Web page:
You hoist me on my own petard!? B) ;) I acknowledge your adept wordsmithery. B) In point of fact, at the time of Franklin's invention the tallest buildings in Europe (and the US) were churches. When a thunderstorm approached, the habit was to send bell-ringers into the church to peel out a warning and as a result many were struck by lightning and killed. Only when the puplic complained did the churchy's stop the practice, but they continued to protest Franklin's rod. Spare the rod and spoil the child, or burn him to a frazzle. :doh:

#27 Michaelangelica

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Posted 29 November 2006 - 07:10 AM

You hoist me on my own petard!? :phones: . :esheriff:


I recently said that to a guy I was accusing of ageism in his writing on the net.(being smart)
It turned out he was 90.
You can't win them all:doh:

This Quirky History fact surprised me. I thought that the link between the plague rat/fleas/man and the plague (Bubonic) had been made before the 20C. Not so
It turns out that the link between infected rat/fleas/man was made by two New South Wales (later to become a state of Australia) men, J. Ashburton Thompson and Frank Tidswell.
Their discovery followed an outbreak of bubonic plaque in the Rocks area of early Sydney in 1900. It was spread by fleas from infected rats that had come ashore from ships. Once the link to rats was realised quarantine measures were taken and thousands of rats destroyed. The disease was eradicated in Australia by 1906:)

I believe there are still deaths from Bubonic plague in USA today.:cup:

#28 alexander

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Posted 29 November 2006 - 08:43 PM

The word barbarian was used by romans to describe those who did not spealk Greek

According to tradition, the first engineer to build a bridge across the Tiber in Ancient Rome was given the name Pontifex, meaning "bridge builder." The Pontifex was seen as someone who "connects" people, and that symbolism was so powerful that Roman high priests--including Julius Caesar--later adopted the title Pontifex Maximus. During the Roman Imperial age, the emperor was always the Pontifex Maximus. The title eventually passed from Roman emperors to the leader of the Roman Catholic Church. Today, the Pope still carries the title Pontifex Maximus.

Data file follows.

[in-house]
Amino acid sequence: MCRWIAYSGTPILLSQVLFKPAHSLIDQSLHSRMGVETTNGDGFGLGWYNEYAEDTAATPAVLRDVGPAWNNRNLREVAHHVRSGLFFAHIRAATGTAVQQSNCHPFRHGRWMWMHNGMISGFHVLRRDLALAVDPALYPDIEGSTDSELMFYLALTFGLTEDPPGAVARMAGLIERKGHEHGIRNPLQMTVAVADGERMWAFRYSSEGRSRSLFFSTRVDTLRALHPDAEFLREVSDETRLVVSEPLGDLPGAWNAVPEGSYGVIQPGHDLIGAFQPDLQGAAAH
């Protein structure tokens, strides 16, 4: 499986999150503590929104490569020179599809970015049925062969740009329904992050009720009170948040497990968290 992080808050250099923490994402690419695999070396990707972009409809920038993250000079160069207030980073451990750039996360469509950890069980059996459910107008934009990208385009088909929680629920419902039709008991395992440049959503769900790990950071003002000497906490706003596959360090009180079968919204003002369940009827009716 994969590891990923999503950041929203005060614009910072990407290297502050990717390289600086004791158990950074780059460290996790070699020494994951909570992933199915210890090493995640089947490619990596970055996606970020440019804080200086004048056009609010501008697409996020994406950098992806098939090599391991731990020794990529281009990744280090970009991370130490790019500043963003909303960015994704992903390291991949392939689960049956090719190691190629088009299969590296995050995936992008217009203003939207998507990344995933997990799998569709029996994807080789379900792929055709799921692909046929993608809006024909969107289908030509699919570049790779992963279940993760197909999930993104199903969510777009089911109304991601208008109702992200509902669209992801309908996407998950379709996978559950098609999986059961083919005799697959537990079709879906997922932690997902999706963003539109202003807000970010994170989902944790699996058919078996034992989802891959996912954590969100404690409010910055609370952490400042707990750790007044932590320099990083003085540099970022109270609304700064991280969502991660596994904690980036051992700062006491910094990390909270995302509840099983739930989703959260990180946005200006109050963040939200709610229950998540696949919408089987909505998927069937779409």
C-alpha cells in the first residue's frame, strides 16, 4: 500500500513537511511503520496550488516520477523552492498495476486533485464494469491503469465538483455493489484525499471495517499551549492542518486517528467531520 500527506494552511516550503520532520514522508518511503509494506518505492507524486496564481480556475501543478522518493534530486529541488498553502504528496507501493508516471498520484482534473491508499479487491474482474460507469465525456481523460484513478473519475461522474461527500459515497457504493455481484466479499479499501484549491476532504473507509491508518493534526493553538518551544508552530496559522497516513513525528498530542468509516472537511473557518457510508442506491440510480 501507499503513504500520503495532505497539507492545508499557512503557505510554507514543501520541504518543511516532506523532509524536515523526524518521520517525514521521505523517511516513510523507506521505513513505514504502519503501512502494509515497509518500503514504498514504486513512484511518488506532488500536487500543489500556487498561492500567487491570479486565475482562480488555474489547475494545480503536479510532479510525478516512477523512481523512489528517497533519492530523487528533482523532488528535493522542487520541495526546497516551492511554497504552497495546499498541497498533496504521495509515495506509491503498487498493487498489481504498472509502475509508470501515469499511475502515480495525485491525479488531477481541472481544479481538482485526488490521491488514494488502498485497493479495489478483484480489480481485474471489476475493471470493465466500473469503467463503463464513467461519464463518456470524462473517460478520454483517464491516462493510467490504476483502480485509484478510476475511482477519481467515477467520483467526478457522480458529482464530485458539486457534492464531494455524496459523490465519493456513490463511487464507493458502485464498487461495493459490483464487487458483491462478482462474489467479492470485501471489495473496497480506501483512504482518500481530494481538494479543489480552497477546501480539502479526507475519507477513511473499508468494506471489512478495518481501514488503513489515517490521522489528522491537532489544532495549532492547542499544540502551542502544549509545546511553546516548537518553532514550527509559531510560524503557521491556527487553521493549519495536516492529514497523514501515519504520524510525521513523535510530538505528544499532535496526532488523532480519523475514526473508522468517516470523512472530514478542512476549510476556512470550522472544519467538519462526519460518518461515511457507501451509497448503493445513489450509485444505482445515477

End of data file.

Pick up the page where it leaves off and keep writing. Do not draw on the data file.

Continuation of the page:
Armored knights raised their visors to identify themselves when they rode past their king. This custom has become the modern military salute.

Everyone in the Middle Ages believed that the heart was the seat of intelligence.

Napoleon took 14,000 French decrees and simplified them into a unified set of 7 laws. This was the first time in modern history that a nation's laws applied equally to all citizens. Napoleon's 7 laws are so impressive that by 1960 more than 70 governments had patterned their own laws after them or used them verbatim.

:)
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#29 Michaelangelica

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Posted 29 November 2006 - 09:10 PM

The word barbarian was used by romans to describe those who did not spealk Greek

and Latin?
because thay Bar . . Bar. Bar. babbled
(Their speach sounded like babble-is there a Roman word for that?)

#30 Michaelangelica

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Posted 29 November 2006 - 09:13 PM

July 21st, 1950.
An elephant fell from the Einschienige Hängebahn System Eugen Langen (the world's earliest, still employed, monorail) into the river Wupper.

Why?

Do elephants often take trips on monorails and swan dive into rivers?
:)

#31 ughaibu

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Posted 30 November 2006 - 01:42 AM

Michaelangelica: Here's an odd account of the incident: http://zapatopi.net/...s_In_Pachyderms

#32 Michaelangelica

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Posted 30 November 2006 - 03:53 AM

Michaelangelica: Here's an odd account of the incident: http://zapatopi.net/...s_In_Pachyderms


Amazing
Hard to believe; but amazing
Thankyou

Tuffi was not seriously injured in the fall and was unfortunately recaptured shortly after.


The Toronga Zoo ( a great zoo in Sydney) has just impoted a few elephants

#33 alexander

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Posted 30 November 2006 - 09:42 AM

and Latin?

no, greek only... Really, really technically barbarians were those people who were not Greek. Many people spoke latin, but it was very few people outside HRE that spoke greek

#34 eric l

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Posted 30 November 2006 - 11:29 AM

Why?

Do elephants often take trips on monorails and swan dive into rivers?
;)


Tuffi was a circus elephant, the monorail trip was just one of the circus's publicity stunts. The incident occured on july 21st 1950, and is mentioned in the history section of the site of the Wuppertal Monorail. Sadly, this history section is availableonly in German, not in the English version of the site.
http://schwebebahn.com